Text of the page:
Find A Mentor
Advice and Inspiration
Feedback, delivered in different ways, forms an important part of the campaign development process in the Making for Change programme.
Different artists and makers have worked on the Making for Change programme as mentors, including: Keith Bloomfield , Sarah Corbett, Deborette Clarke, Jane Thakoordin and Melanie Tomlinson amongst others.
Mentoring can work in different ways. Sarah Corbett, part of Craftivist Collective, ran ‘surgeries’ where participants received verbal feedback and a written ‘prescription’ to help them reflect on their campaign and its potential effectiveness – look out for Sarah’s prescriptions in the campaign scrapbooks.
For her Tea4Change campaign, Mahnaz had 1-to-1 mentor sessions with artist Melanie Tomlinson and artivist Jane Thakoordin.
These sessions helped Mahnaz develop her campaign and organise a pop-up tea party in Birmingham's Cathedral Square, inviting a range of people including the Mayor of Birmingham to drop by for tea, stitching and conversation.
Making for Change has also included a Maker Mentor programme. A group of 5 young people were recruited through youth organisation Aspire4U.
They chose a maker to work with over 8-10 sessions to explore the issue they cared about and develop their ideas into a campaign. They presented at the Aston and Newtown festivals: Flyover and Simmer Down.
During the mentoring sessions young people visited exhibitions, artist studios and cultural venues. They worked on the practical elements of their campaign, receiving regular support and feedback.
An outside eye on your work can provide essential feedback on how effective your idea is as well as giving pointers for its execution.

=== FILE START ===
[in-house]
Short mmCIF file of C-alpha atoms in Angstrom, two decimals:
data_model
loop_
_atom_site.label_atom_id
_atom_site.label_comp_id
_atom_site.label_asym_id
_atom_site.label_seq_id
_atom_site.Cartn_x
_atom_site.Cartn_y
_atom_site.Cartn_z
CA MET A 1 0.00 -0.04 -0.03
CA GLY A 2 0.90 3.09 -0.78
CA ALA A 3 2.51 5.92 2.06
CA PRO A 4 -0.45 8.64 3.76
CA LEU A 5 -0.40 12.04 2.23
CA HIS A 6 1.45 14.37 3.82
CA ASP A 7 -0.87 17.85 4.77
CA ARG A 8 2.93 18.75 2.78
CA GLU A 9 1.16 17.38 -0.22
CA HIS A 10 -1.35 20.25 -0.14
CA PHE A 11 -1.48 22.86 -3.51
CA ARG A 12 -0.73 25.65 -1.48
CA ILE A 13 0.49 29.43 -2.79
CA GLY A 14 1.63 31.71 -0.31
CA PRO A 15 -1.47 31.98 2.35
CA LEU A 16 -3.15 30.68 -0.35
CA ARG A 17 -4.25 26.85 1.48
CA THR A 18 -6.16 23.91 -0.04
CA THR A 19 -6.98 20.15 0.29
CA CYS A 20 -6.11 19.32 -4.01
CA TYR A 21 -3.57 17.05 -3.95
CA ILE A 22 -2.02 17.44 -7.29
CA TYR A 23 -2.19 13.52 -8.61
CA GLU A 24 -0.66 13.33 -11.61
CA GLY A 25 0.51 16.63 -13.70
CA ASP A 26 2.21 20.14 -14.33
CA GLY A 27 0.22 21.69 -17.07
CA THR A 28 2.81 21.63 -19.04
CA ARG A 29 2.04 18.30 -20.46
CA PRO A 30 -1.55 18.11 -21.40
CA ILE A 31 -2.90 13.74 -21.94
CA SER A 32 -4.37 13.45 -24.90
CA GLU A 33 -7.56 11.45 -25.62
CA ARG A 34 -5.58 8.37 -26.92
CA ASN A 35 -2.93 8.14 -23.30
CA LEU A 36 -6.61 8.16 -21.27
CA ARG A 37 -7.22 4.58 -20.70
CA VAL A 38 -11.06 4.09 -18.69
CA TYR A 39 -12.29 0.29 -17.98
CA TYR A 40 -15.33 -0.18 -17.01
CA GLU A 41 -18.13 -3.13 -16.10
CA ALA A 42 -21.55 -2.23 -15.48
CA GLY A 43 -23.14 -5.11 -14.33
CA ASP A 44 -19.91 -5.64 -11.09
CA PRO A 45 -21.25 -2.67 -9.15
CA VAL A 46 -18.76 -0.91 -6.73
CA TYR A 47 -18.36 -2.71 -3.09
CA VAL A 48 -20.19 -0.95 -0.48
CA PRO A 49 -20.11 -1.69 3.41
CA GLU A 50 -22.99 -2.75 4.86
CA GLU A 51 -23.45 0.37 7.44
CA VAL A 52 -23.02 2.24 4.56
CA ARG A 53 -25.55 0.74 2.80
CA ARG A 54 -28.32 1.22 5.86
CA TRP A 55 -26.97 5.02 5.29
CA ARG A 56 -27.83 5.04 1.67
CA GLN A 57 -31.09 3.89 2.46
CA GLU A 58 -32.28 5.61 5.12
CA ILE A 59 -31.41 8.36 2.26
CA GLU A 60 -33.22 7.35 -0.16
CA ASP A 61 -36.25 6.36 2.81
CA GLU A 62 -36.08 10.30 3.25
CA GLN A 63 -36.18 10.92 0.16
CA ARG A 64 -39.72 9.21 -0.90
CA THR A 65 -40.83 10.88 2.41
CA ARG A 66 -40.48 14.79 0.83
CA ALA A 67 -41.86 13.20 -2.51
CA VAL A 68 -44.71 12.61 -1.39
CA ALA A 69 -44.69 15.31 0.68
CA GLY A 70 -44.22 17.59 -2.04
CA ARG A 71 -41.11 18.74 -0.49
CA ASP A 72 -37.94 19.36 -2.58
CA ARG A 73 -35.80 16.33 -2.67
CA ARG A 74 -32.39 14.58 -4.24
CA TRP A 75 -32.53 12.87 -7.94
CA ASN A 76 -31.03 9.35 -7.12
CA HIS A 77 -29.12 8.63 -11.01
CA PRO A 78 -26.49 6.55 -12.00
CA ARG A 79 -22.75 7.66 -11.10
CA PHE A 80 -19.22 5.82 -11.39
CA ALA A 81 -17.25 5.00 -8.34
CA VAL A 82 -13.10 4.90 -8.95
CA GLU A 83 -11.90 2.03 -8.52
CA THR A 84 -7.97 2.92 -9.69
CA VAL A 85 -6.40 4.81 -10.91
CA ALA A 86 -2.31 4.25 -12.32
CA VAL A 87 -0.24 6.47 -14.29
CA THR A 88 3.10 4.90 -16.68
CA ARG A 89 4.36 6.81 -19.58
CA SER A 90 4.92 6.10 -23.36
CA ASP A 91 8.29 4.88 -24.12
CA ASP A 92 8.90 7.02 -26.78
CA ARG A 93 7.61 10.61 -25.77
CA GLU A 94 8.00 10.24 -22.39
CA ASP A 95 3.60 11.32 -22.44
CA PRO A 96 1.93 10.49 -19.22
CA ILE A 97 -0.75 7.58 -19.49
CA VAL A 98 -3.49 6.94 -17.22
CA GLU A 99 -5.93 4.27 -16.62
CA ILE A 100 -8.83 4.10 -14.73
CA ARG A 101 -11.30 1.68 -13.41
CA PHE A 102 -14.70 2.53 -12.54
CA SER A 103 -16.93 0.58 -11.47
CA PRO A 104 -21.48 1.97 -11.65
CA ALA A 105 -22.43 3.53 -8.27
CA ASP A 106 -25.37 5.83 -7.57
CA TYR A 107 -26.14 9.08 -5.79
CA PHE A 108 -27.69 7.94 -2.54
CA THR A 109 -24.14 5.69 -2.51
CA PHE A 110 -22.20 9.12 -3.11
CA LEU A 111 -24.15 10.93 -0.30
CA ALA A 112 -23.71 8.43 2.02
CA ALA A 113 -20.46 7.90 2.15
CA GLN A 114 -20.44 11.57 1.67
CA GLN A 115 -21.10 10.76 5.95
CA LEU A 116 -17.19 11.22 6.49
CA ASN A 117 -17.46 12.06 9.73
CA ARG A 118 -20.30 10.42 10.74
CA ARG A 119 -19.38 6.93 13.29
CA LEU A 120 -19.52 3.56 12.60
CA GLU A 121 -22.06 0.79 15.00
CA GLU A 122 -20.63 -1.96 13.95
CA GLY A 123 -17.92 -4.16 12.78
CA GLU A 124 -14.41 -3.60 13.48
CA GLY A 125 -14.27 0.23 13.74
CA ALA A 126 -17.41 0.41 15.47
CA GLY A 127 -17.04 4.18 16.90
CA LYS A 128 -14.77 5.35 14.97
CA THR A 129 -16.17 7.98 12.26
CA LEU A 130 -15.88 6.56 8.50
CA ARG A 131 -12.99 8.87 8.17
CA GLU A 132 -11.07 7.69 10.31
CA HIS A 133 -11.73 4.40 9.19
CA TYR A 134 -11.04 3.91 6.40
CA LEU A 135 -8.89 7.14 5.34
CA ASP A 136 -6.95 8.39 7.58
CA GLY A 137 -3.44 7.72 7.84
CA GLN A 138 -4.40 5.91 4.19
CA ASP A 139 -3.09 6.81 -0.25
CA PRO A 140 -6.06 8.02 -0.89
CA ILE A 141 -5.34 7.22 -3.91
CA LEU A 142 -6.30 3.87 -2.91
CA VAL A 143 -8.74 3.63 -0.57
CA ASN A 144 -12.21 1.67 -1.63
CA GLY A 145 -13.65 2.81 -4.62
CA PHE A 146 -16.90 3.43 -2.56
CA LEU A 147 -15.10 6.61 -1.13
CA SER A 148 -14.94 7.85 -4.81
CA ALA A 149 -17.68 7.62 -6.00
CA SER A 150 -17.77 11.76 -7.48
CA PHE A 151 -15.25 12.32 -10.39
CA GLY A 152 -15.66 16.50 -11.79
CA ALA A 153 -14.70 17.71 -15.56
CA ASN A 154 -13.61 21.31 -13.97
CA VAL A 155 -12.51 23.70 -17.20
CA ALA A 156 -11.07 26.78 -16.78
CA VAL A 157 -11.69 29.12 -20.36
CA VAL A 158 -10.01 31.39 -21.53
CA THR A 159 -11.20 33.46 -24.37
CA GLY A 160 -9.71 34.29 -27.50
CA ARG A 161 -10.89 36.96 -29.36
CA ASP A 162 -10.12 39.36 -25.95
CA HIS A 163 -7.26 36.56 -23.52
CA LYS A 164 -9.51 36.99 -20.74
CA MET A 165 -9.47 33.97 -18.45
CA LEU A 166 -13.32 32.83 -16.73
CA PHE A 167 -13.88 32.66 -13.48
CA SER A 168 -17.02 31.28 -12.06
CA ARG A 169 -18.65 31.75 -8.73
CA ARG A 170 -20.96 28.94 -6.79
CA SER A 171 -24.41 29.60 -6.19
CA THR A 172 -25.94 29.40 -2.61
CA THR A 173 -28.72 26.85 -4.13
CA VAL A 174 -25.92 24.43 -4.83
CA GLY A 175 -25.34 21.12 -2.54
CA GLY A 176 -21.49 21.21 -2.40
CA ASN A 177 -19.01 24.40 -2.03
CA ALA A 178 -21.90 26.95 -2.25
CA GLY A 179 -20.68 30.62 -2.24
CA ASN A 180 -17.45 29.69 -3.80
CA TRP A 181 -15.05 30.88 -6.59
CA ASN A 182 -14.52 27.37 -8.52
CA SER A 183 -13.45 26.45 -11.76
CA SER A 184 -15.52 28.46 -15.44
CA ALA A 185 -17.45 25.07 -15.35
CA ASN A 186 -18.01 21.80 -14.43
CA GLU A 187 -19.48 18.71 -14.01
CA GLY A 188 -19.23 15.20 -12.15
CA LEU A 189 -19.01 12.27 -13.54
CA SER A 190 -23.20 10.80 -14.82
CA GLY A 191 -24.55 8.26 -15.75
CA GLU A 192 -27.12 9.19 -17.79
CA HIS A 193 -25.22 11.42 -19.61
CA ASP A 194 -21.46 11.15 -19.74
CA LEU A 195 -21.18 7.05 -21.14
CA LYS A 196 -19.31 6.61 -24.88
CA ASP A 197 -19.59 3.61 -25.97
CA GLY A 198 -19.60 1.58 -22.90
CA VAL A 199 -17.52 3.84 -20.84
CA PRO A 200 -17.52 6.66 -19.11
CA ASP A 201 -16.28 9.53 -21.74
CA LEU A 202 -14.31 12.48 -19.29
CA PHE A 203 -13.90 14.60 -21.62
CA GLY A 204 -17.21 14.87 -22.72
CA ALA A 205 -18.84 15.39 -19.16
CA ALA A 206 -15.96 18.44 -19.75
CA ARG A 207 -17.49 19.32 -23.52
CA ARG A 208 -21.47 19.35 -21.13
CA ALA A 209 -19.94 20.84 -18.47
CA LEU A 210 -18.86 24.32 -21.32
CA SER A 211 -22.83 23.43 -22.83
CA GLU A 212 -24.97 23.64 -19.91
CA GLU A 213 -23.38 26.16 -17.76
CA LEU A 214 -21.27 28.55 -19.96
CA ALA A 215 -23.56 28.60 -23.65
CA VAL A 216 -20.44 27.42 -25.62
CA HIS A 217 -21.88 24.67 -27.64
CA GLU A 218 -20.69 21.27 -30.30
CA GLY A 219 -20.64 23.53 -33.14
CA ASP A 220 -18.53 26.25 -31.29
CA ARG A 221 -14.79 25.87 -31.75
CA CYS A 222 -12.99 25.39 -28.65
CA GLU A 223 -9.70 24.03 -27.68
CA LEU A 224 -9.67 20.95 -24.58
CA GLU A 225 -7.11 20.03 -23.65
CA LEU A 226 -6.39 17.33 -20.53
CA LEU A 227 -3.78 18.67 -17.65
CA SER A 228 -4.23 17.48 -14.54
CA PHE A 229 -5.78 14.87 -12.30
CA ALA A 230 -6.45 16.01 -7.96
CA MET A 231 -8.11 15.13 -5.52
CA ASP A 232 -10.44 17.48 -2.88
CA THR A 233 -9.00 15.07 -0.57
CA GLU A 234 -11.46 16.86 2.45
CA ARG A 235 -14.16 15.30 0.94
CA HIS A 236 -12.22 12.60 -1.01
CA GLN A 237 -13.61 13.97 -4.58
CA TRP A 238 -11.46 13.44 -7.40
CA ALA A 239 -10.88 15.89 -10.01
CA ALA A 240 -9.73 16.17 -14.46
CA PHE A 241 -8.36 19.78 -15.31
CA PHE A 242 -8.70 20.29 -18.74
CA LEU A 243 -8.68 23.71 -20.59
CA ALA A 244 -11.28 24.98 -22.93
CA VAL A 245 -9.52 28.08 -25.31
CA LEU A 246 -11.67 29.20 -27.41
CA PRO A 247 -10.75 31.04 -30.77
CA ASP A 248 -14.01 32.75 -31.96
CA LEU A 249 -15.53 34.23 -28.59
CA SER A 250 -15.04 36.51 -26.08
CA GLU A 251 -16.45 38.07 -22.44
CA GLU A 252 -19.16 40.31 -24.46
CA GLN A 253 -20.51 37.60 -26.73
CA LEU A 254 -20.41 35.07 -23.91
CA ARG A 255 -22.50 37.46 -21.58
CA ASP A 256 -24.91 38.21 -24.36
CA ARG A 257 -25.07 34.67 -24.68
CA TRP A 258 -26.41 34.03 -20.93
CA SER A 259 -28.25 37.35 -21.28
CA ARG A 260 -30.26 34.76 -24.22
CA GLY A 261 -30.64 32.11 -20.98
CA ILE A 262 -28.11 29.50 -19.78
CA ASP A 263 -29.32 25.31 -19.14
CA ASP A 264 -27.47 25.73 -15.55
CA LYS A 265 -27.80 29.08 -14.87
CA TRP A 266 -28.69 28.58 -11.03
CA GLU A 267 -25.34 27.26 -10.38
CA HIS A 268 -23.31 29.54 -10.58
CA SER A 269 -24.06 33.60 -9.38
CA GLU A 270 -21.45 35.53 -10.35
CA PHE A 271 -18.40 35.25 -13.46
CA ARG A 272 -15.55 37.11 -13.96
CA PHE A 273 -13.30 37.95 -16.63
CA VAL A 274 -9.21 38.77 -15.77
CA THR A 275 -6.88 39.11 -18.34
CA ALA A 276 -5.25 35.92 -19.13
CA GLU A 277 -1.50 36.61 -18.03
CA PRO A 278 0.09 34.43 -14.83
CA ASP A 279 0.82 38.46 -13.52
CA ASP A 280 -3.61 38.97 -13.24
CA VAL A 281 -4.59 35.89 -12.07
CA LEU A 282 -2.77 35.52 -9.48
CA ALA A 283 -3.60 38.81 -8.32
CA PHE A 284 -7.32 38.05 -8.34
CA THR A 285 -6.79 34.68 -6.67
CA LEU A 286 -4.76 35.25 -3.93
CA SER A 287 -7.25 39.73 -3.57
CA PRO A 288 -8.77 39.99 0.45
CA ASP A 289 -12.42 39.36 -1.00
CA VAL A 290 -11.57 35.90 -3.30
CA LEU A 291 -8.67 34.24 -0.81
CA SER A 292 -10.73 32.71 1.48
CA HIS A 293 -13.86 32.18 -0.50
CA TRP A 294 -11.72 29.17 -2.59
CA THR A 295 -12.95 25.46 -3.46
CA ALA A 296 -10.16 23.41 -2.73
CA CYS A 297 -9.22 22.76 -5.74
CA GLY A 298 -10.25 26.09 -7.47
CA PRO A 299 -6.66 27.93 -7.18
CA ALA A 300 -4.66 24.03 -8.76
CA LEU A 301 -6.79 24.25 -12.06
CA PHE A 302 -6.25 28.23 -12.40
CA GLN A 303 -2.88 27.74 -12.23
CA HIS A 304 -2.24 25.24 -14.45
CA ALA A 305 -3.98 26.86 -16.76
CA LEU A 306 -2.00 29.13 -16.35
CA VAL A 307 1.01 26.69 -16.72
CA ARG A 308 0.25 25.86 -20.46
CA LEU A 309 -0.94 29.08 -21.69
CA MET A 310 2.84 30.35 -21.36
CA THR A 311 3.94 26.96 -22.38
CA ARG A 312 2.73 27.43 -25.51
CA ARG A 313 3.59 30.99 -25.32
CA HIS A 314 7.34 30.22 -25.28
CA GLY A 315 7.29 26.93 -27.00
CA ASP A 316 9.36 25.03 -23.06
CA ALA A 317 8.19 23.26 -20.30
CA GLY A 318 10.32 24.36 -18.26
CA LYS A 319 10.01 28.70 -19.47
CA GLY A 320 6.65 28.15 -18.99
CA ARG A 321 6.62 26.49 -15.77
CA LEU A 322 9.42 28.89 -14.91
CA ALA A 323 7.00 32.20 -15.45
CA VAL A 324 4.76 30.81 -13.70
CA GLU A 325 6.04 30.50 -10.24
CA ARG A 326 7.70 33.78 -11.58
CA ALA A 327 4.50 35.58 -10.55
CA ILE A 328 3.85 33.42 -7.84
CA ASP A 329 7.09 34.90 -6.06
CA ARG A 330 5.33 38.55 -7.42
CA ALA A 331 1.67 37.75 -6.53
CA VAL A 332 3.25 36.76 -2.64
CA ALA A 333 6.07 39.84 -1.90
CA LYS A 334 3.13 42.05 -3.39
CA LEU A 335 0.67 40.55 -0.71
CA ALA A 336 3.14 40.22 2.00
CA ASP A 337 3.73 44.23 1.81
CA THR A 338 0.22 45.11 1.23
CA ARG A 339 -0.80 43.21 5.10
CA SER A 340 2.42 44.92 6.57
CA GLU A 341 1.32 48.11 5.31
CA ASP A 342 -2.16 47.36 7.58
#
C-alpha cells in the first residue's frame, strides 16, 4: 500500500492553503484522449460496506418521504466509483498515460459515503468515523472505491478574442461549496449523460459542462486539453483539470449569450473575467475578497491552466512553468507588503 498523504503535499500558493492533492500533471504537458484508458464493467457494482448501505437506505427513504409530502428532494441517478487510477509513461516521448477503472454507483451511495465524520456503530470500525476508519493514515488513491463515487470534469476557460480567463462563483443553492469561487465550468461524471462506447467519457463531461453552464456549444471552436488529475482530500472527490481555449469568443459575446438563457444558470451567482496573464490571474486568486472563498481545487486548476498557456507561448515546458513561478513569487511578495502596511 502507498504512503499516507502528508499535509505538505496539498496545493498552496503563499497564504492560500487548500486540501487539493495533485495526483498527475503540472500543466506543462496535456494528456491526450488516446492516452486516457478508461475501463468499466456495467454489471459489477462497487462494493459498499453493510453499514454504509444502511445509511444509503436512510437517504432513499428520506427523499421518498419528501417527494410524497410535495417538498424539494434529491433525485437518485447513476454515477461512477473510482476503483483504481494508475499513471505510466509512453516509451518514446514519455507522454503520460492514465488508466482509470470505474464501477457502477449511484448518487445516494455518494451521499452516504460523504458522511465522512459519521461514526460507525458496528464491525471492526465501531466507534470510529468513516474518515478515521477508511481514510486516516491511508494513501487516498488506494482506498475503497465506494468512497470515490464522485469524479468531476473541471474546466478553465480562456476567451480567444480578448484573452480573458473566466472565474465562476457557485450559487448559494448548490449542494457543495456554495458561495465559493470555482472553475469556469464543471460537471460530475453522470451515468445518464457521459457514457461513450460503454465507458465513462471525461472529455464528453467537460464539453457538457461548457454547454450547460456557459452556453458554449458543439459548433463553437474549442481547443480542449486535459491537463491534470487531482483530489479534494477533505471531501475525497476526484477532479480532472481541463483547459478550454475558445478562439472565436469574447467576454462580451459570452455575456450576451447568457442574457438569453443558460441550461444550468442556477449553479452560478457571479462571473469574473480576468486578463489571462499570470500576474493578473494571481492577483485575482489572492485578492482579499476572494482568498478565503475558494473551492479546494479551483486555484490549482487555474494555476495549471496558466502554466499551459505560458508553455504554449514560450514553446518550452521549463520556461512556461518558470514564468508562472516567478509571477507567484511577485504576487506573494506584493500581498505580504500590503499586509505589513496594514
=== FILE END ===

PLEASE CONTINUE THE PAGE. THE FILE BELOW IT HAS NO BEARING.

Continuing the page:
Like Mahnaz you may need guidance on how to reach an audience to ensure a successful event, or how to make your campaign more visually impactful.
Input can happen in different ways. Craftivist Sarah Corbett created a space for non-judgmental and practical advice at the end-point of projects. Whereas for Mahnaz, regular contact with a mentor gave the opportunity for feedback at each stage of the campaign - planning, making and presenting.
So now you may feel inspired to find a mentor when creating your own craftivism campaign.
But a mentor doesn't necessarily have to be an expert or a pioneer in their field. In fact, a good mentor does not have to be directly involved in your area of interest, just someone who is able to see the bigger picture and offer some support and ideas. Feedback can be helpful from anyone, from the target audience of your social action campaign to a friend unfamiliar with the issue.
However, if you are looking for a more formal mentor, there are safe and reputable ways to find one. Mentors or mentoring programmes are often included as part of a youth project or space specifically set up for young people. There may be some in your local area, or online. Research youth organisations and if there is one that shares your interests get in touch with them to find out more about what they could offer you.
Listen to you.
Help you discover a solution to a problem.
Suggest ways to improve your professional skills such as in teamwork or leadership.
Empathise with your feelings.
Give you activities to inspire creativity.
Share their own area of expertise.
Provide feedback on your work.
Guide you on goal-setting in the long and short term.
Suggest reference books, films or other media to grow your knowledge.
A Curator's Perspective
I've been lucky to have some great mentors in my life. One was an encouraging line manager in a job, others were gained through official career development programmes.
One common thread has been a mutual respect. This is a respect for each others' time, background, experience and especially confidentiality.
While we come from different backgrounds, I appreciate the time with my most recent mentor as we have a lot of shared values. Our meeting topics can vary from balancing various freelance roles in order to achieve my long-term goals to the unspoken rules in the arts and media industry.
I really recommend having some form of mentor in your life, even a friend. Another unofficial mentor of mine is a fellow producer who has a few more years of experience but does similar work. Her career is something I am working towards but to learn some of her challenges has been insightful too!